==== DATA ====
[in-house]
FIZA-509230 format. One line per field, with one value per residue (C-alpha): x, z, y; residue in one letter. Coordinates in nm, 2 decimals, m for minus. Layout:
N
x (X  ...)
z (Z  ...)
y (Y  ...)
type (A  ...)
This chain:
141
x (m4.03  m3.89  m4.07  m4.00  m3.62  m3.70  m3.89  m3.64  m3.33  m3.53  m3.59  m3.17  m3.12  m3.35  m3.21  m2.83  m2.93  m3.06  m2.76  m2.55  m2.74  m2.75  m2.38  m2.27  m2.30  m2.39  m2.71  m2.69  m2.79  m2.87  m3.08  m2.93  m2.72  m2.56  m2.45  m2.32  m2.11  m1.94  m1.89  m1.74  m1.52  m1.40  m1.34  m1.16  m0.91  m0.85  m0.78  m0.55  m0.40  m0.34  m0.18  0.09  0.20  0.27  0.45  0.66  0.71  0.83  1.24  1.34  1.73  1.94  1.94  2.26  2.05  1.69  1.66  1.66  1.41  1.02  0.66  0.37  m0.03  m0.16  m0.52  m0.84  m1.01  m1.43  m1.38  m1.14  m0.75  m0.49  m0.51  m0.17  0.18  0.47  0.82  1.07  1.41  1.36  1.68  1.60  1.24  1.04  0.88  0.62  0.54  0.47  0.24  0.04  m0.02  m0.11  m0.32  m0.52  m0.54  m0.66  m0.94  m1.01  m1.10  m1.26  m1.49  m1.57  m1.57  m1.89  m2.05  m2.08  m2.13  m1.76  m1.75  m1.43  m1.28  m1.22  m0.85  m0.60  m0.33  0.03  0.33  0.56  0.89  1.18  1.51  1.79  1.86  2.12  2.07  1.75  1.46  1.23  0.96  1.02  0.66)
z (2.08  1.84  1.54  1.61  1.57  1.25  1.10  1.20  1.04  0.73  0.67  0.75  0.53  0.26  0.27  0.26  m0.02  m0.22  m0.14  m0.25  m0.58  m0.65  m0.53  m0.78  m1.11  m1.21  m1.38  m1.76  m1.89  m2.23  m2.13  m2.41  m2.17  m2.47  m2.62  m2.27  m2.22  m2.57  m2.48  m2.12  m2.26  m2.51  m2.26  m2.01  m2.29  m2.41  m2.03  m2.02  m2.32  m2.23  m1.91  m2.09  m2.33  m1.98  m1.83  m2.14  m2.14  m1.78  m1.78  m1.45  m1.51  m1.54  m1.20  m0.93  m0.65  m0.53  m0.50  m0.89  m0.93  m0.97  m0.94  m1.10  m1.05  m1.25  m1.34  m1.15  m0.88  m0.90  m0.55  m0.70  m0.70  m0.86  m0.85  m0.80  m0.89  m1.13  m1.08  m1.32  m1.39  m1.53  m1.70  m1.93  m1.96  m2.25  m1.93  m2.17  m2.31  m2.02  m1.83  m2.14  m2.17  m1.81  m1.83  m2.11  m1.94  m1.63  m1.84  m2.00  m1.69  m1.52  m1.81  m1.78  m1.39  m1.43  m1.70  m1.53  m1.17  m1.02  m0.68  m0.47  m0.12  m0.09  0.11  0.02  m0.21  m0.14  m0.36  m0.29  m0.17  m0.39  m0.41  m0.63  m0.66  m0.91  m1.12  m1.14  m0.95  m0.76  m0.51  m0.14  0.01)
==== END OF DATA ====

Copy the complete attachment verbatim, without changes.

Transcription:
[in-house]
FIZA-509230 format. One line per field, with one value per residue (C-alpha): x, z, y; residue in one letter. Coordinates in nm, 2 decimals, m for minus. Layout:
N
x (X  ...)
z (Z  ...)
y (Y  ...)
type (A  ...)
This chain:
141
x (m4.03  m3.89  m4.07  m4.00  m3.62  m3.70  m3.89  m3.64  m3.33  m3.53  m3.59  m3.17  m3.12  m3.35  m3.21  m2.83  m2.93  m3.06  m2.76  m2.55  m2.74  m2.75  m2.38  m2.27  m2.30  m2.39  m2.71  m2.69  m2.79  m2.87  m3.08  m2.93  m2.72  m2.56  m2.45  m2.32  m2.11  m1.94  m1.89  m1.74  m1.52  m1.40  m1.34  m1.16  m0.91  m0.85  m0.78  m0.55  m0.40  m0.34  m0.18  0.09  0.20  0.27  0.45  0.66  0.71  0.83  1.24  1.34  1.73  1.94  1.94  2.26  2.05  1.69  1.66  1.66  1.41  1.02  0.66  0.37  m0.03  m0.16  m0.52  m0.84  m1.01  m1.43  m1.38  m1.14  m0.75  m0.49  m0.51  m0.17  0.18  0.47  0.82  1.07  1.41  1.36  1.68  1.60  1.24  1.04  0.88  0.62  0.54  0.47  0.24  0.04  m0.02  m0.11  m0.32  m0.52  m0.54  m0.66  m0.94  m1.01  m1.10  m1.26  m1.49  m1.57  m1.57  m1.89  m2.05  m2.08  m2.13  m1.76  m1.75  m1.43  m1.28  m1.22  m0.85  m0.60  m0.33  0.03  0.33  0.56  0.89  1.18  1.51  1.79  1.86  2.12  2.07  1.75  1.46  1.23  0.96  1.02  0.66)
z (2.08  1.84  1.54  1.61  1.57  1.25  1.10  1.20  1.04  0.73  0.67  0.75  0.53  0.26  0.27  0.26  m0.02  m0.22  m0.14  m0.25  m0.58  m0.65  m0.53  m0.78  m1.11  m1.21  m1.38  m1.76  m1.89  m2.23  m2.13  m2.41  m2.17  m2.47  m2.62  m2.27  m2.22  m2.57  m2.48  m2.12  m2.26  m2.51  m2.26  m2.01  m2.29  m2.41  m2.03  m2.02  m2.32  m2.23  m1.91  m2.09  m2.33  m1.98  m1.83  m2.14  m2.14  m1.78  m1.78  m1.45  m1.51  m1.54  m1.20  m0.93  m0.65  m0.53  m0.50  m0.89  m0.93  m0.97  m0.94  m1.10  m1.05  m1.25  m1.34  m1.15  m0.88  m0.90  m0.55  m0.70  m0.70  m0.86  m0.85  m0.80  m0.89  m1.13  m1.08  m1.32  m1.39  m1.53  m1.70  m1.93  m1.96  m2.25  m1.93  m2.17  m2.31  m2.02  m1.83  m2.14  m2.17  m1.81  m1.83  m2.11  m1.94  m1.63  m1.84  m2.00  m1.69  m1.52  m1.81  m1.78  m1.39  m1.43  m1.70  m1.53  m1.17  m1.02  m0.68  m0.47  m0.12  m0.09  0.11  0.02  m0.21  m0.14  m0.36  m0.29  m0.17  m0.39  m0.41  m0.63  m0.66  m0.91  m1.12  m1.14  m0.95  m0.76  m0.51  m0.14  0.01)